### 2-8
Three-Valued Compare Function

The three-valued
compare function, a slight generalization of the sign function, is defined by

There are both signed and unsigned versions,
and unless otherwise specified, this section applies to both.

Comparison predicate instructions permit a
three-instruction solution, an obvious generalization of Equations (3):

A solution for unsigned integers on PowerPC
is shown below [CWG]. On this
machine, "carry" is "not borrow."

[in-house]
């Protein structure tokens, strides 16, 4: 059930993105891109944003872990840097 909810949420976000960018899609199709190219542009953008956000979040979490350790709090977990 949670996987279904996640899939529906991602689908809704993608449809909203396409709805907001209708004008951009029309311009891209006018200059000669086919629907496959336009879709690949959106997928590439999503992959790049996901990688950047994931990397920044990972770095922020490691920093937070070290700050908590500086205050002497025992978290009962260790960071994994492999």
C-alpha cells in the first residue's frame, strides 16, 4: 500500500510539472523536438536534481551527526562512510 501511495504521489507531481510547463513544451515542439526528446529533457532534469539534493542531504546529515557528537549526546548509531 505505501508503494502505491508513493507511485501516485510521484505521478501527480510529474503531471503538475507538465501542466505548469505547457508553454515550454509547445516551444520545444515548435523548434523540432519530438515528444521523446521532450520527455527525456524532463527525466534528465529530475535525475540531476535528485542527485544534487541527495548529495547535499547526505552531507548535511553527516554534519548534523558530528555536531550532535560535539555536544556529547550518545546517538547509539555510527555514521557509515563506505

subf?R5,Ry,Rx牋 # R5 <-- Rx - Ry.

subfc R6,Rx,Ry牋 # R6 <-- Ry - Rx, set carry.

subfe R7,Ry,Rx牋 # R7 <-- Rx - Ry + carry, set carry.

subfe R8,R7,R5牋 # R8 <-- R5 - R7 + carry, (set carry).

If limited to the instructions of the basic
RISC, there does not seem to be any particularly good way to compute this
function. The comparison predicates x
< y, x
y, and
so on, require about five instructions (see Section 2-11),
leading to a solution in about 12 instructions (using a small amount of
commonality in computing x < y and x
> y). On the basic RISC it's probably
preferable to use compares and branches (six instructions executed worst case
if compares can be commoned).